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Choosing a Medicare Plan

Monday, July 24, 2017

It is good to have choices; but sometimes it is difficult to determine which choice is actually best for you.  This is true with respect to Medicare.  You have two choices:  Traditional Medicare A and Medicare Advantage Plans. 

Traditional Medicare Part A is governed by a set of rules established by the Federal Government that provide some clear benefits and a couple drawbacks.  The benefits are many.  Recipients may use any certified Medicare provider. Medicare Part A will pay for skilled level of care services in a hospital and in a nursing home for up to 100 days if it is determined to be necessary by the physician and the care plan team.  All medical and rehabilitative costs are covered by Medicare Part A in the nursing home for the first 20 days and then a co-pay is required which is usually paid by your Medicare co-insurance plan.  The downside is that Medicare Part A and coinsurance is usually more expensive than the alternative – Medicare Advantage Plans. 

Medicare Advantage Plans (managed care plans) can offer different benefits and perks and they are often less expensive. They do have a limited number of providers from whom you choose to receive various services. Insurers are paid a sum of money by the Federal Government to manage the care of everyone who signs up for their plans; but therein lies the problem with advantage plans.  The lower prices and extra perks are hard to turn down; but when you actually need higher cost care, the advantage plan is more restrictive.  Medicare Advantage Plans often cut off benefits as much as 50% sooner because the insurer cuts the service earlier.  In contrast, with Medicare Part A, your doctor and care plan team determines when your services will be cut.  In addition, Advantage Plans pay providers (such as Homestead Village) much smaller amounts of money unless a contract exists between the provider and the insurer.  Currently Homestead Village has Medicare Advantage Plan contracts with Highmark Blue Shield (Freedom Blue) Capital Blue Cross (Blue Journey, Security Blue and Secure Choice),Aetna (Commercial and Medicare Advantage), and Health America/Coventry/Advantra.  Any other advantage plan may or may not be accepted depending on the willingness of the insurer to pay a reasonable rate.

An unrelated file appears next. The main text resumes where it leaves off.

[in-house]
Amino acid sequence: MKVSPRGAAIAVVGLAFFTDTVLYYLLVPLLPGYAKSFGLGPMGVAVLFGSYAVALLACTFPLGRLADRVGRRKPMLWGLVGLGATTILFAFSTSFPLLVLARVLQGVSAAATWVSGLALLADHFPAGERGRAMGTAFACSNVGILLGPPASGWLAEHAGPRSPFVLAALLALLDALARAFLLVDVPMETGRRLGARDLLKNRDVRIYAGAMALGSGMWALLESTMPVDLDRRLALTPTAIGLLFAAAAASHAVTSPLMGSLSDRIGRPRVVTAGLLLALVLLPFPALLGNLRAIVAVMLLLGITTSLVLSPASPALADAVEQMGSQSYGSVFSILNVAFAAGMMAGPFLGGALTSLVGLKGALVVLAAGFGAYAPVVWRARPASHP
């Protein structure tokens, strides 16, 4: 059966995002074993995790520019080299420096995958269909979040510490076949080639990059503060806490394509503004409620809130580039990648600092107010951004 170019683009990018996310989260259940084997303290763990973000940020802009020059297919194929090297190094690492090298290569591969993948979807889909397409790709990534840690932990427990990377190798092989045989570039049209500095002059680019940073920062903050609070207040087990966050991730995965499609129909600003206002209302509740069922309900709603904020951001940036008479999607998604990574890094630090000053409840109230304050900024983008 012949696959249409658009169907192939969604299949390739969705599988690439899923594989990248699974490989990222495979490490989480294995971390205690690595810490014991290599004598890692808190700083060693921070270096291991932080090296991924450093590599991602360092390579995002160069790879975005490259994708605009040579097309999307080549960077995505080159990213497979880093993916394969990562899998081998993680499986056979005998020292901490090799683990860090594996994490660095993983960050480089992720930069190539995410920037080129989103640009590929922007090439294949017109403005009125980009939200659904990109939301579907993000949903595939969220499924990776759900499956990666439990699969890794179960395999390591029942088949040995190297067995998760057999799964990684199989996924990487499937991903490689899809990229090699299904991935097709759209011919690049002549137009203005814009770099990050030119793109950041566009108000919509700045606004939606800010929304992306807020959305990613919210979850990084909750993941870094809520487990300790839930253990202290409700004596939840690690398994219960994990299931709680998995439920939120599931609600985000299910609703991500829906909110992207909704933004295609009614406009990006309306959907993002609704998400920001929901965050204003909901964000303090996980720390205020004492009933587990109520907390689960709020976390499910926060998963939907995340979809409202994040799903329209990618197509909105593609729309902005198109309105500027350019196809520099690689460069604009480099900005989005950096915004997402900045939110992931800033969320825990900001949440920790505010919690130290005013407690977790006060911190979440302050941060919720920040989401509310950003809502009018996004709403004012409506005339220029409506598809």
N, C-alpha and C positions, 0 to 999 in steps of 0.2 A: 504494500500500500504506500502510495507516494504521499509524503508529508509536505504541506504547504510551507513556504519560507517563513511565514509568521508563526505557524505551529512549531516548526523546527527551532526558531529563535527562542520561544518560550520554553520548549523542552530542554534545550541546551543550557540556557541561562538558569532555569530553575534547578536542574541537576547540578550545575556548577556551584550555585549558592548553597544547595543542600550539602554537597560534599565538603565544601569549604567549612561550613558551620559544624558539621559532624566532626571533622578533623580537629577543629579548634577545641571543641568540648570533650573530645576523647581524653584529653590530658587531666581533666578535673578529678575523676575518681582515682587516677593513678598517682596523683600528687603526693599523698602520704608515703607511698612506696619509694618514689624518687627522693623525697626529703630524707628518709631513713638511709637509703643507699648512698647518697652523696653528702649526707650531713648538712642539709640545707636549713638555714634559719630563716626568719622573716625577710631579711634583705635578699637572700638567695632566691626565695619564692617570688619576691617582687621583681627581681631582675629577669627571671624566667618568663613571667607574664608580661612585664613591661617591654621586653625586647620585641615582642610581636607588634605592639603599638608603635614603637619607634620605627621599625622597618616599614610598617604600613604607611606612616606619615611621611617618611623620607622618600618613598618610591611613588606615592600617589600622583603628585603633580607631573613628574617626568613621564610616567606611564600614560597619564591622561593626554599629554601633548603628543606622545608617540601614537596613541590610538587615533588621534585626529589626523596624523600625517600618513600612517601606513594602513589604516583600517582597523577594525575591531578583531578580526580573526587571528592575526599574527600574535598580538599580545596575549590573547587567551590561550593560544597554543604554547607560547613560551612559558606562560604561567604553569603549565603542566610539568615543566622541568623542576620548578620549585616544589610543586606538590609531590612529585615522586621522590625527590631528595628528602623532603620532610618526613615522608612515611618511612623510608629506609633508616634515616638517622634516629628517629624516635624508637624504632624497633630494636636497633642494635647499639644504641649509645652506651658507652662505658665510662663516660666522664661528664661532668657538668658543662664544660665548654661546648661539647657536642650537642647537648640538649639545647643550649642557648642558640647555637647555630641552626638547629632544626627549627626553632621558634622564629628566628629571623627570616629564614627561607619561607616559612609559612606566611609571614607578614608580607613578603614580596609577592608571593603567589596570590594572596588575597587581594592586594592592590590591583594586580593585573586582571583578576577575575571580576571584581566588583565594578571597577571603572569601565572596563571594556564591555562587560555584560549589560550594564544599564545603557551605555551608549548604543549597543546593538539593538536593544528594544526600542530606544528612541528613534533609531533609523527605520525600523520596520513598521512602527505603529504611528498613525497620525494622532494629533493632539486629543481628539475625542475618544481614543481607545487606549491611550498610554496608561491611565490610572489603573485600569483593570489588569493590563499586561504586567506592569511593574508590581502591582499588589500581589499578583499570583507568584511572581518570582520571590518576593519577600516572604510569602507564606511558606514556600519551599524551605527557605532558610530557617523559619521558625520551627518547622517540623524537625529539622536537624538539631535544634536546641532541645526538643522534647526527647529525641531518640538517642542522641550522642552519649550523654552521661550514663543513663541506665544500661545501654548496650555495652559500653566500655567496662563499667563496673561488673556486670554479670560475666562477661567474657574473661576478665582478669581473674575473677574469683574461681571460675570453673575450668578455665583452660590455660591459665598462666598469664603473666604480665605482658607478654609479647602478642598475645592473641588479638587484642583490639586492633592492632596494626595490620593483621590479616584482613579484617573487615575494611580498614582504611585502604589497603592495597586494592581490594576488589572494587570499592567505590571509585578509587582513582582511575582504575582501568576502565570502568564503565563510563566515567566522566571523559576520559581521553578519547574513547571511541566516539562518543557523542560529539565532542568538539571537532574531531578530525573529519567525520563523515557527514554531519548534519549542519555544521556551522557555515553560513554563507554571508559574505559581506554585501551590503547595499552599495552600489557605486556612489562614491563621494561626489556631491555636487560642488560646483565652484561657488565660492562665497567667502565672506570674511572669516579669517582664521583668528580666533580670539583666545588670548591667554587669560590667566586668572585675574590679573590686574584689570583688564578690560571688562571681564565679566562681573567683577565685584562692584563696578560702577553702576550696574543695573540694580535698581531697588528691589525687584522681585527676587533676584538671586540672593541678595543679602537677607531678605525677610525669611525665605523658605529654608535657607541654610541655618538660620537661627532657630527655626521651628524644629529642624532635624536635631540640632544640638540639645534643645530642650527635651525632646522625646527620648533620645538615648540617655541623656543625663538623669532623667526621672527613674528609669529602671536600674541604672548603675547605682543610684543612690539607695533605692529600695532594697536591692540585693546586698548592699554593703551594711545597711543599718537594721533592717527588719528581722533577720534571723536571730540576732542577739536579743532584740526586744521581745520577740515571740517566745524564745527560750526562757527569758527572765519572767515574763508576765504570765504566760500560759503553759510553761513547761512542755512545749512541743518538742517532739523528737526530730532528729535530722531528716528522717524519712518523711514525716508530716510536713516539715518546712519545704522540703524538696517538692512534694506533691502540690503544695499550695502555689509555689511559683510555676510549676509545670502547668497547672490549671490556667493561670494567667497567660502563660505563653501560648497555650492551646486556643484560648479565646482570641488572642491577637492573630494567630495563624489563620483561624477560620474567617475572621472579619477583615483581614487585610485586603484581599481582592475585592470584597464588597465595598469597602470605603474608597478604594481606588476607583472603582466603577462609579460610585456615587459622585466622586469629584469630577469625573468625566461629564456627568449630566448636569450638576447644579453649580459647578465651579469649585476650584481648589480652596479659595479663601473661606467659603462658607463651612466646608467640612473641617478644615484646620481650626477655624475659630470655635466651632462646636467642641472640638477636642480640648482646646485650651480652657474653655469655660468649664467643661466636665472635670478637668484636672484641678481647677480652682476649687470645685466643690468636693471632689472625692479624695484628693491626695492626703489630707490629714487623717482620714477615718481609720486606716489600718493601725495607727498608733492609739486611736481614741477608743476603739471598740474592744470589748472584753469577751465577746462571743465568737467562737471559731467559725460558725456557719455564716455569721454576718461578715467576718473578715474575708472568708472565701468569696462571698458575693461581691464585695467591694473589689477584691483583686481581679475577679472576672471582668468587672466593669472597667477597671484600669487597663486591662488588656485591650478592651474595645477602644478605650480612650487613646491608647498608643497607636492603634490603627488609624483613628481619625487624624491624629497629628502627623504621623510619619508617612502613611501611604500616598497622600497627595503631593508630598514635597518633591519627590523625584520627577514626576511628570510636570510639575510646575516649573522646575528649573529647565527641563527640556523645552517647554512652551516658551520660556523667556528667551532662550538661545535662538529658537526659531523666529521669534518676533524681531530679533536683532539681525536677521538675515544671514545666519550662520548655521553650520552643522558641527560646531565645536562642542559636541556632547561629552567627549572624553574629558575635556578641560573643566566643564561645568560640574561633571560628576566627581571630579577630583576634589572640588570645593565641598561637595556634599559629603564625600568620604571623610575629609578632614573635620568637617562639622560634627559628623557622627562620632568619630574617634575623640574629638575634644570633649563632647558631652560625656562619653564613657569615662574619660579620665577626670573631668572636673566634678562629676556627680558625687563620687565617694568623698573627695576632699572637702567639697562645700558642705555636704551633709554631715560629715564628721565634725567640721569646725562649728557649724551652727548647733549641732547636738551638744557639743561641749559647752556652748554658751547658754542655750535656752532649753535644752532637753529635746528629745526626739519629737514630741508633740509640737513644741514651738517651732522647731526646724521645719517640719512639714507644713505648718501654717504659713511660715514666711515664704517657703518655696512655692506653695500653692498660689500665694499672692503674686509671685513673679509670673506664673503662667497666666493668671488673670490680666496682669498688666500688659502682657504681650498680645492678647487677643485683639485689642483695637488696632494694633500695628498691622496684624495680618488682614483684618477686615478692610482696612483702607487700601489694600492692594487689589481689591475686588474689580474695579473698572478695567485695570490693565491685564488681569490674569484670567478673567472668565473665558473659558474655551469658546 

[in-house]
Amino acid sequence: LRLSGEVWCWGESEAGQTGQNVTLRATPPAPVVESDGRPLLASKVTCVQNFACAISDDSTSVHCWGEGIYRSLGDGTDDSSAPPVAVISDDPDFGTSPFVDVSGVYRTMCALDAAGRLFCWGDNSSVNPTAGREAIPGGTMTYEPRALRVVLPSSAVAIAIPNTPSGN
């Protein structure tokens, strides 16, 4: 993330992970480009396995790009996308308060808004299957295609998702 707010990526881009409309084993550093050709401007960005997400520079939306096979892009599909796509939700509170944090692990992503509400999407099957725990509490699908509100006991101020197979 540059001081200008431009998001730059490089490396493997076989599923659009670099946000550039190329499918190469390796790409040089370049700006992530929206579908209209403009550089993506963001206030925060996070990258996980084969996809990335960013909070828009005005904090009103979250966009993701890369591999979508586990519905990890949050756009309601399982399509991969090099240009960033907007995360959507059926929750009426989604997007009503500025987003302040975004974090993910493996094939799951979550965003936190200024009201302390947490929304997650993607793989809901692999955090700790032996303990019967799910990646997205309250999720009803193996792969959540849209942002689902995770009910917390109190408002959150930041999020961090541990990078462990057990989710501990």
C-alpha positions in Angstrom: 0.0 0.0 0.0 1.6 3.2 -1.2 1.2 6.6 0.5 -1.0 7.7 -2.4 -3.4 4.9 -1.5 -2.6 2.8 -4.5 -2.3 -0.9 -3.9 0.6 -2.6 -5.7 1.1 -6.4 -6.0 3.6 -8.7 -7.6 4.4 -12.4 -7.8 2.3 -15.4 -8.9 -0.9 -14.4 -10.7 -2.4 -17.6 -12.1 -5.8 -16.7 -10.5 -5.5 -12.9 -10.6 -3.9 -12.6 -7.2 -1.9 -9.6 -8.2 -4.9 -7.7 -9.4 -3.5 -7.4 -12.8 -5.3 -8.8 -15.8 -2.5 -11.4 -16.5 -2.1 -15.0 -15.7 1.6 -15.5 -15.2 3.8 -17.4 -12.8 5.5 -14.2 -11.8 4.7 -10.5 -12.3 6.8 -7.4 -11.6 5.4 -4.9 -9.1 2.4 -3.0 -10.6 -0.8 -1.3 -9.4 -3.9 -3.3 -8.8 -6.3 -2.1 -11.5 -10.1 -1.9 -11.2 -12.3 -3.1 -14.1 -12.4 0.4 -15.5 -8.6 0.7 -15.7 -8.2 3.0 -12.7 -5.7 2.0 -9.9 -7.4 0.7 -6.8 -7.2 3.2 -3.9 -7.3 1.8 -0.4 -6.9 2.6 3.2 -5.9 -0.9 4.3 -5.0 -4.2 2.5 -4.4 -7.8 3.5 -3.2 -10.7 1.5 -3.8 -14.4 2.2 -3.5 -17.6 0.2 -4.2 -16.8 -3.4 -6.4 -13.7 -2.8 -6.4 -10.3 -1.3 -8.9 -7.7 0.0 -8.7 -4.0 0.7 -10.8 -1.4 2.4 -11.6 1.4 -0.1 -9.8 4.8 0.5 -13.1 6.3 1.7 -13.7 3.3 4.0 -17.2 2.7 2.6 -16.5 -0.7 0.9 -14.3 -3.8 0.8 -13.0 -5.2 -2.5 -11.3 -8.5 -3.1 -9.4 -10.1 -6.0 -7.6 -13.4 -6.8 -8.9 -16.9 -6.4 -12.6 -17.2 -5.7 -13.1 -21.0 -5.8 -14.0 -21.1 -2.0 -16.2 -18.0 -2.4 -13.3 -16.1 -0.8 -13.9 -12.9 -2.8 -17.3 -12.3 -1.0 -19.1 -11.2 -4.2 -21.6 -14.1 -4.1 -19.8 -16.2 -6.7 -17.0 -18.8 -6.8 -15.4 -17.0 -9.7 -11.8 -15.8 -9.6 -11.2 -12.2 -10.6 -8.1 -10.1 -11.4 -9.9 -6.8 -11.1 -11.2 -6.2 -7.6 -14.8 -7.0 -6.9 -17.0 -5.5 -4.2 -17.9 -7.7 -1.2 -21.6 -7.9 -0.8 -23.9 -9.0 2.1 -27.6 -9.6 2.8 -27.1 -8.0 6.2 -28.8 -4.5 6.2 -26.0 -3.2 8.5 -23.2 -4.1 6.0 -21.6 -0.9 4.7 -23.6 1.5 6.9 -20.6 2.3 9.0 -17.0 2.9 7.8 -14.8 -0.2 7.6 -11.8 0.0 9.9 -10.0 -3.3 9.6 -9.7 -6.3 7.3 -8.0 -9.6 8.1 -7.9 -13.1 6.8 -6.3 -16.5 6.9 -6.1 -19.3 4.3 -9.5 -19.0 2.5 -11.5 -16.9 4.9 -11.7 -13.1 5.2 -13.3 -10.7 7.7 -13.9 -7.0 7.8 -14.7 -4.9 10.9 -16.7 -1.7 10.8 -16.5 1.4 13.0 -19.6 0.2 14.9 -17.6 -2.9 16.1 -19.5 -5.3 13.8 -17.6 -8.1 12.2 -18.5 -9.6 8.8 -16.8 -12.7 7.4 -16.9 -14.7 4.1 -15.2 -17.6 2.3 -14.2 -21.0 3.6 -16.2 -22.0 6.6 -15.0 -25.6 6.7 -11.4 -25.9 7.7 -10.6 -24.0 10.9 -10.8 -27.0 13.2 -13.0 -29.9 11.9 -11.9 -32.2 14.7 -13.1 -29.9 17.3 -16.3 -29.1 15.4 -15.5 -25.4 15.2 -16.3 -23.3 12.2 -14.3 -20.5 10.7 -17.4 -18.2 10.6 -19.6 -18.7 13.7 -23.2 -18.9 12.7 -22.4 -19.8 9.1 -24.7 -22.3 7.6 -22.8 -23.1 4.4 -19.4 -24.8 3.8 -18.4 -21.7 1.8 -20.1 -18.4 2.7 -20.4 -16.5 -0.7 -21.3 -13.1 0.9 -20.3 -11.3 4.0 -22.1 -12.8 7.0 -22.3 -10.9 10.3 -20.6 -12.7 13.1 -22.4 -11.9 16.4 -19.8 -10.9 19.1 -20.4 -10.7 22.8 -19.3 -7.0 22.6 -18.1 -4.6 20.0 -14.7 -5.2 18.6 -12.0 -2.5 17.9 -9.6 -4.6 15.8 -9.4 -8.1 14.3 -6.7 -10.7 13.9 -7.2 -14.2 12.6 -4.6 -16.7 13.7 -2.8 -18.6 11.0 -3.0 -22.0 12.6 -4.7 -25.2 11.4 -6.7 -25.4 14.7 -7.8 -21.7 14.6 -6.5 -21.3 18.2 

If you choose an Advantage Plan, it is important to remember that the money saved up front will need to be used to purchase the days or weeks of service when you really need it, since the advantage plan insurer will very likely stop your Medicare benefits sooner.  A nursing home semi-private room averages over $300 per day and therapy, drug and other charges are over and above that amount.  People are often surprised and even angry when their Medicare Advantage benefits are cut; but this is a reality.  The additional cost could total thousands or even tens of thousands of dollars. The other reality is that many nursing homes will not accept certain Medicare Advantage Plans so it is important to know which plans are accepted.  Each individual needs to determine which type of Medicare is really best for them.  It is hard to know the best option for sure.  Much like a trip to Las Vegas the real question is, “Are you feeling lucky?”  A good rule of thumb is to choose an advantage plan if you are healthy and younger; but consider a traditional Medicare Part A plan and coinsurance when you are older, more frail or sick.